Controversy concerning the School of Government’s name has reared its head again.
In response to a piece in the Financial Times, Professor Ngair Woods has defended the record of Leonard Blavatnik, the UK’s richest man, and asserted that Oxford is “not for sale”. The original piece expressed concern that “autocrat donors” like Blavatnik will soon rush to fill the gap left by the loss of EU funding after Brexit. Defensive statements from beneficiaries of Blavatnik’s £75m will not stop the criticism. Simon Kuper’s article is only the most recent in a number of pieces since the founding of the school. In 2015, a group of academics, activists and Russian dissidents signed a public letter entitled ‘Oxford University must stop selling its reputation to Vladimir Putin’s associates’. It highlighted the Russian state-sponsored harassment of BP, under Blavatnik’s directorship of TNKBP.
Professor Bo Rothstein resigned last year from the school after Blavatnik donated $1m to Donald Trump’s inauguration. Woods states of Blavatnik: “He is not a Trump donor.” But according to Rothstein: “$1m is a sizeable amount of money. In my book by donating to the inauguration of Donald Trump you are supporting Donald Trump.” Woods states that Blavatnik also “has a history of donating to both Democrat and Republican candidates”, as if the admission that he mercenarily buys government influence is a positive message for a School of Government.
Wafic Saïd is also associated with political cronyism. Before donating £70m to the Saïd Business School, Saïd donated hundreds of thousands to the Thatcher government. Additionally, he aided Thatcher’s government with the 1985 al-Yamamah arms deal through his close connections with Saudi royals. He has been accused of employing Mark Thatcher as a back-channel to donating sums of up to £12m to his mother. Banned from political donation due to his tax residency in Monaco, Saïd’s daughter has since donated tens of thousands to the Tories. According to The Guardian, there was resistance from the academic community to the naming of the Saïd school.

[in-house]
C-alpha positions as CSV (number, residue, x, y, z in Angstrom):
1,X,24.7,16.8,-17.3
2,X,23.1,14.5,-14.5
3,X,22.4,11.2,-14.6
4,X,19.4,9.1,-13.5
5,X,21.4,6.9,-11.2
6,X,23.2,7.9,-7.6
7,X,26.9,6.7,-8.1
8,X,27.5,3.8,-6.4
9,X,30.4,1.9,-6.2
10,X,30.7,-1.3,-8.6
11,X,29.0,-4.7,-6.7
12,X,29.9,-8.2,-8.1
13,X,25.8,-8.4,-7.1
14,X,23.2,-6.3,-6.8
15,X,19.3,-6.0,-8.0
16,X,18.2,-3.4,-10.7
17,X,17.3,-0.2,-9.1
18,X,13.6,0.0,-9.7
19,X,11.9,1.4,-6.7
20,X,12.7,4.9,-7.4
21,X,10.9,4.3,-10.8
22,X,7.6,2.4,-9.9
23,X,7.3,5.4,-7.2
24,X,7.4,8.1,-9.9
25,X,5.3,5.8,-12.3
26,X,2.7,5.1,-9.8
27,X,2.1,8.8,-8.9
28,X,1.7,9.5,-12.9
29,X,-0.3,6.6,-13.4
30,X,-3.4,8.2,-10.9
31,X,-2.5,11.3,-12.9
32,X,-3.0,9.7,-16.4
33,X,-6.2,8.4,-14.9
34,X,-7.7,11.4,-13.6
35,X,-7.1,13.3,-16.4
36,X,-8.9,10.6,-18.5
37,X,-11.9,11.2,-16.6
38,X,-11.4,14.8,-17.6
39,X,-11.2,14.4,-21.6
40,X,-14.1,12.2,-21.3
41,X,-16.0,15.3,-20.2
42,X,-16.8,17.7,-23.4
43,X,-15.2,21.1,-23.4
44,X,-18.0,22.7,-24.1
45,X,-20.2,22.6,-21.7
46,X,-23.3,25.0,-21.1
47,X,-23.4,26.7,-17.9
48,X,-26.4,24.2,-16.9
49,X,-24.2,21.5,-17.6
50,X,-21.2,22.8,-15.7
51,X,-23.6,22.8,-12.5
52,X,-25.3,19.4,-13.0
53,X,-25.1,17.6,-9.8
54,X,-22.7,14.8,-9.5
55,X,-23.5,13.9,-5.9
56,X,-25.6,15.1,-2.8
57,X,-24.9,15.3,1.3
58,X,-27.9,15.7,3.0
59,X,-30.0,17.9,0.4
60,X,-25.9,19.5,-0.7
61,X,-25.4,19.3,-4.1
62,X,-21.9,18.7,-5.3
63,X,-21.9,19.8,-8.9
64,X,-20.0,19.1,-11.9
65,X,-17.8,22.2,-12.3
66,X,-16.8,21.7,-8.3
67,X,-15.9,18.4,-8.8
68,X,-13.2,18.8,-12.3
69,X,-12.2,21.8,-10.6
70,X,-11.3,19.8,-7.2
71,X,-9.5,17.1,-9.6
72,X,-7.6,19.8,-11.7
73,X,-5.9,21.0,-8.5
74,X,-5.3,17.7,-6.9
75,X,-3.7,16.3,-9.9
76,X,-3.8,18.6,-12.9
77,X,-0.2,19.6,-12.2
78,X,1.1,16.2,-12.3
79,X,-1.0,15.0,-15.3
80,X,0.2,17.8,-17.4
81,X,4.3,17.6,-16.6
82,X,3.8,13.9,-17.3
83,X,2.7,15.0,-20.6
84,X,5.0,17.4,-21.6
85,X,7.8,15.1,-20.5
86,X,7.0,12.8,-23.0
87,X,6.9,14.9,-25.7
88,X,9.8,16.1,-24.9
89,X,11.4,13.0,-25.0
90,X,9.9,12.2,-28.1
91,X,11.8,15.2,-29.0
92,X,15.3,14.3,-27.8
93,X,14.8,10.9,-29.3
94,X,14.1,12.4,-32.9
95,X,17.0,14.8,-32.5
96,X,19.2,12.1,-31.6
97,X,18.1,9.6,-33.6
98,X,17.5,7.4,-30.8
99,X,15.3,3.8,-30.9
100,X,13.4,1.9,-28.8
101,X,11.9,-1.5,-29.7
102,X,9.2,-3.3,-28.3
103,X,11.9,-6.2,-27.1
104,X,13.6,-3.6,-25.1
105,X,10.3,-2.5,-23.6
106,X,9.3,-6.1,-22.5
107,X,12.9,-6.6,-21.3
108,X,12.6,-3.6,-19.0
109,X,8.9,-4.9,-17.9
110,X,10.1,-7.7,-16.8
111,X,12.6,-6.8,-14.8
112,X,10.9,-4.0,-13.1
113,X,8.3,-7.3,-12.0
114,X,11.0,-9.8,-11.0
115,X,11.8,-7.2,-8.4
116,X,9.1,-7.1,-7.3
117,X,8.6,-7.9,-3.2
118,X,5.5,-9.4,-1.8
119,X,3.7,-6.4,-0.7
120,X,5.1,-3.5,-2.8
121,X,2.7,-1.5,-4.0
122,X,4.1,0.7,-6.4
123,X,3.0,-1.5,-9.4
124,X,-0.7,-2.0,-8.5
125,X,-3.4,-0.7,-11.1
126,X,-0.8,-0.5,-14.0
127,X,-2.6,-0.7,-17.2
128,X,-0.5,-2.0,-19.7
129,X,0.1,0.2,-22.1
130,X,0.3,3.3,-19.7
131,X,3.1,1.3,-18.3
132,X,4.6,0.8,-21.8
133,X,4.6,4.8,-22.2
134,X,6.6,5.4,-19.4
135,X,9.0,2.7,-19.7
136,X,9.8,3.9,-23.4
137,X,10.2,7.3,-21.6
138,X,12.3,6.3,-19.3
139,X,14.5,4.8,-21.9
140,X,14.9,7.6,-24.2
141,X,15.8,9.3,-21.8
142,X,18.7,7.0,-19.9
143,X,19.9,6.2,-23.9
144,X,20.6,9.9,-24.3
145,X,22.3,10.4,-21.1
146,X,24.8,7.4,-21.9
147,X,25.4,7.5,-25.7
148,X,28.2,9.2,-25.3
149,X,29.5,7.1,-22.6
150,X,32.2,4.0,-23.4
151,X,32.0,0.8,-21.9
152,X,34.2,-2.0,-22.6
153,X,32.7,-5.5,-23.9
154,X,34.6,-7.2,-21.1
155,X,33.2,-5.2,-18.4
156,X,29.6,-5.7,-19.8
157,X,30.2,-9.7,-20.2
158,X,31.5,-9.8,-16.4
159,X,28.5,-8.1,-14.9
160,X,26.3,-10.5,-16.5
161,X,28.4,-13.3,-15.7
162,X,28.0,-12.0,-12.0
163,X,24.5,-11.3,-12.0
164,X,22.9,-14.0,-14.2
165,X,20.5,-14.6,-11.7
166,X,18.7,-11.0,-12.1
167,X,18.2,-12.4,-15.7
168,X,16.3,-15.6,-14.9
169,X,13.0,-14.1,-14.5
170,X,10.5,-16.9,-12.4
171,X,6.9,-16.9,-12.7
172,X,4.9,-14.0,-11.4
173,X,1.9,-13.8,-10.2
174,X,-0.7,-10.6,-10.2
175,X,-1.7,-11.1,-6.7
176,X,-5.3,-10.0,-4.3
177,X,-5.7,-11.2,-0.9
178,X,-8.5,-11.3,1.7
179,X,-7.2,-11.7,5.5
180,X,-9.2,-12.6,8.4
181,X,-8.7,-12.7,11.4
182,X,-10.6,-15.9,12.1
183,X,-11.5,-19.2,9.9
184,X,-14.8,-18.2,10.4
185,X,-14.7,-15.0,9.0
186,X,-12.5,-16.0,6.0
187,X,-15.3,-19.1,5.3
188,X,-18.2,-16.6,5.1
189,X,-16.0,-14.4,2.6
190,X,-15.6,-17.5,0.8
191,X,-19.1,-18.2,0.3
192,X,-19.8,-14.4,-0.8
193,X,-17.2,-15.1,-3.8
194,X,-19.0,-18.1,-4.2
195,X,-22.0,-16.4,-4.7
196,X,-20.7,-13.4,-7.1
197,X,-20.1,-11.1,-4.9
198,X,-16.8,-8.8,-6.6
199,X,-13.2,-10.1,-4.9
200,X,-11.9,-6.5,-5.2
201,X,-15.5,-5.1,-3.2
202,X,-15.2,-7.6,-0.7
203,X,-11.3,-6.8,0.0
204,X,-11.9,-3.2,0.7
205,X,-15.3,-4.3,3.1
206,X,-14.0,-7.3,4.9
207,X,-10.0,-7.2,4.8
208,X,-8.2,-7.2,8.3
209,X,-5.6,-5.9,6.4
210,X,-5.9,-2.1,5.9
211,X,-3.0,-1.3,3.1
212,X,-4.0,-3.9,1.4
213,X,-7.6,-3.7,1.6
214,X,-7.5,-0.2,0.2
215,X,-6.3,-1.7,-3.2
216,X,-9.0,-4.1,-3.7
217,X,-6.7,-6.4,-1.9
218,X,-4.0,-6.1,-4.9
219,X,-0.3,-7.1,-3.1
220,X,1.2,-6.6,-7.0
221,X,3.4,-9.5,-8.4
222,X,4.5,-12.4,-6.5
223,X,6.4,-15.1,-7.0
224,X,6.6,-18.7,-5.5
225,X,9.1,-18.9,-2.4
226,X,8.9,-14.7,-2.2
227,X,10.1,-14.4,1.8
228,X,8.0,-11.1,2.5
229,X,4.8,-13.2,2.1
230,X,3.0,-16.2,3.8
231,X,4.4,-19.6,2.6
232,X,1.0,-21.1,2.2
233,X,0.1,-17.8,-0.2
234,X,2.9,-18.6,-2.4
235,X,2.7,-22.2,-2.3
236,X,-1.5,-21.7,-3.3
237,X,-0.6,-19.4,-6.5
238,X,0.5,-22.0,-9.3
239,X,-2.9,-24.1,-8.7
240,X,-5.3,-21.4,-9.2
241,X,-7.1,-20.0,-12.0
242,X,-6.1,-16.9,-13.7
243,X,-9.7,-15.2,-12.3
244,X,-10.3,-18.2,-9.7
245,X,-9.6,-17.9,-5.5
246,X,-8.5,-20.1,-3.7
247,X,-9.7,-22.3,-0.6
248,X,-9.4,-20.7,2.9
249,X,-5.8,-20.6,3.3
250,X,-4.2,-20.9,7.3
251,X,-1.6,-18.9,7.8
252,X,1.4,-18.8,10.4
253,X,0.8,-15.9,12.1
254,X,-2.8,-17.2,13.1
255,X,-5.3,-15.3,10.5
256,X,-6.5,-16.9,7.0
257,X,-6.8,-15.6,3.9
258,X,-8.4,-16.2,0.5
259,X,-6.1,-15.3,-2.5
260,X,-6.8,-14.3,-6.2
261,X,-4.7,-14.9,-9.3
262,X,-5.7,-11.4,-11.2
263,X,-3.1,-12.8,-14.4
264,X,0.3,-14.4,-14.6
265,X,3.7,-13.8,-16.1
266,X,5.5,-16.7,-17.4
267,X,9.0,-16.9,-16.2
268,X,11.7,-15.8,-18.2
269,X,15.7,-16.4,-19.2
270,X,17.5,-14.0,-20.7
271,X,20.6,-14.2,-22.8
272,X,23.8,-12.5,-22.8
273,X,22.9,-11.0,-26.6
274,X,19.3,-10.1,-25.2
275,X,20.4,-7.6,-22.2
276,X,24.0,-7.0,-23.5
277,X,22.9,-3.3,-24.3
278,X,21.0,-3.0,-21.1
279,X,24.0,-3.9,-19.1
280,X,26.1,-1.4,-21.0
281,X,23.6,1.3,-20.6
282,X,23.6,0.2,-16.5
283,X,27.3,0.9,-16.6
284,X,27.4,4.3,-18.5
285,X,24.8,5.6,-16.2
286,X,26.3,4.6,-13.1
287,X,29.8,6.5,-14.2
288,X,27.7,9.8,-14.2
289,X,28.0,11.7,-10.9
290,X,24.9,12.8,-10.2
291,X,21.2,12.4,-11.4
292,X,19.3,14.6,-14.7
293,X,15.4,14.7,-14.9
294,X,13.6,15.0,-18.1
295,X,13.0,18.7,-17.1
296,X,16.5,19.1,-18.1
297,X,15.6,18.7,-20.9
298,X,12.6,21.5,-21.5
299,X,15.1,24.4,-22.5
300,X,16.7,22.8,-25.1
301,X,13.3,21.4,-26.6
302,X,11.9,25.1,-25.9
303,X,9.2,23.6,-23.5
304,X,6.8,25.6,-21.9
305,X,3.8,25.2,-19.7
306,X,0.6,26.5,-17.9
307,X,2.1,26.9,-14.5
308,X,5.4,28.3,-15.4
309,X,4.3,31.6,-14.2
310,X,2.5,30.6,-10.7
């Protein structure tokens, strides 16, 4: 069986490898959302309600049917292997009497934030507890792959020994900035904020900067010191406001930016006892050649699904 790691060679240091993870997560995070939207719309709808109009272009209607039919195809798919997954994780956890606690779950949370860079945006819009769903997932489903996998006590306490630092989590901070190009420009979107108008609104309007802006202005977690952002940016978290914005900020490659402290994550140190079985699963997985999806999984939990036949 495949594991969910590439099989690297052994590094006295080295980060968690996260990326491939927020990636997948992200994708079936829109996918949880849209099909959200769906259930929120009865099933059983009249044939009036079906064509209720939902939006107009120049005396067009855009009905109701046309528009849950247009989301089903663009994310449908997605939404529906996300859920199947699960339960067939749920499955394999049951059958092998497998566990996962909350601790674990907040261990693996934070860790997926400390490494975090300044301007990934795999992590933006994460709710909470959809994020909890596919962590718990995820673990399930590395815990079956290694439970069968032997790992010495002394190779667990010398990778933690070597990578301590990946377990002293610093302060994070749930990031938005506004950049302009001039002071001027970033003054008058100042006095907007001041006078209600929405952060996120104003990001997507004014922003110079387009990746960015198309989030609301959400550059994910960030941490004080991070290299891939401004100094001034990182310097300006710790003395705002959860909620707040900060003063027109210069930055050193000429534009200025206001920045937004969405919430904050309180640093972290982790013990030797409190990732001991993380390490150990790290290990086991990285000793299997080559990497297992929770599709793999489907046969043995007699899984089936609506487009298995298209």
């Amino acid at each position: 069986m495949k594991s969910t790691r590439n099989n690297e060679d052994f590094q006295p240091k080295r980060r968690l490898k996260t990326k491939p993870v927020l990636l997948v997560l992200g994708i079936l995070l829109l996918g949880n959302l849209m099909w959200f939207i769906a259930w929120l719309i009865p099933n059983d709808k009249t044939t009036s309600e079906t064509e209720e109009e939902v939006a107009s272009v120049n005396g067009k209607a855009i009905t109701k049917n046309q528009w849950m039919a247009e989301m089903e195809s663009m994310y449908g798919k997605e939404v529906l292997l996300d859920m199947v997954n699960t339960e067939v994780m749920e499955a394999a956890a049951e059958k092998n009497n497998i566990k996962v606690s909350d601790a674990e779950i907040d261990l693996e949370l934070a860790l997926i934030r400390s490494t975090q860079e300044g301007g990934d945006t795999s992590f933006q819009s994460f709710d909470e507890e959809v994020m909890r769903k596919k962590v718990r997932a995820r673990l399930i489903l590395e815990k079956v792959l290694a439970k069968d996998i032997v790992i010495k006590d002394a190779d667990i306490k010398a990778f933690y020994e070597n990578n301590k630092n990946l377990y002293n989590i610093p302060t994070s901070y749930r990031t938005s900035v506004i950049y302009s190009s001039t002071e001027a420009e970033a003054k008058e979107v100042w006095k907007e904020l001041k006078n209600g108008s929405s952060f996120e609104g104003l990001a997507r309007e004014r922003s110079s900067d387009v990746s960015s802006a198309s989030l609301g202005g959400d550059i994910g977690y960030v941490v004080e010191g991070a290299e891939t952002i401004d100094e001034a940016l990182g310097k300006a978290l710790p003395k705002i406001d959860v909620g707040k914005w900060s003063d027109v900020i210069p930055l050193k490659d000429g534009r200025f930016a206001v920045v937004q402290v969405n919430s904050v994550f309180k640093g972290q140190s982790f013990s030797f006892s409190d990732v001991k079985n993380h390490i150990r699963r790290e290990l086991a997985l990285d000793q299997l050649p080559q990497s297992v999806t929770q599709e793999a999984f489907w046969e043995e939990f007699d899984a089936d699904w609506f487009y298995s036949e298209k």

The Sackler Library is similarly controversial. By massively understating OxyContin’s addictive effects, the Sacklers’ company Purdue pleaded guilty to marketing their drug “with the intent to defraud or mislead” in 2006, by massively understating its addictive
effects. In 2010 and 2011, oxycodone overdoses killed more Americans than any other drug – more than heroin.
Oxycontin has been at the forefront of a prescription opioid crisis that had, by 2016, caused around 200,000 deaths. A recent Cherwell article quoted medical students and SU representatives at Oxford opposed to accepting this blood money from the Sacklers.
And so the tradition continues. Despite these three buildings being founded in the past 25 years, the rich have always used Oxford as a means to sanctify their image in times of unpopularity.
During the Rhodes Must Fall debate, rhetoric suggested that Rhodes and Codrington are only criticised in 21st century dialogue, and were universally admired in their own eras.
While I want to be very clear in not equating white supremacy or slavery with the acts of Blavatnik, Saïd or the Sacklers, they were met with similar controversy in their time. Codrington’s donation followed a number of scandals, in which he was taken to court for abusing his power as governor, and his reputation as a soldier was heavily damaged. Oriel’s own website describes opposition to the Rhodes statue as early as 1906, quoting one alumnus who stated: “I am not in love with the ‘Imperial’ spirit.” The RMF campaign didn’t succeed in removing Rhodes, but it would perhaps be even more successful if it prevented the Rhodes statues of the future.
There will be those that argue such donations are worth the research that can be funded and those that claim it does not matter whose name is on a building. But donations only substituted 6% of the university’s funding in 2016 and symbolically, supporting these figures does matter. It promotes a message of money over morals that puts conscientious potential applicants off applying. It glorifies cronyism, arms dealing, tax evasion and more for students that will become many of the next generation of leading world figures, and for students of the future.
In a hundred years Oxford’s opposition to his vanity project will be forgotten, but Blavatnik’s bad name will still be immortalised.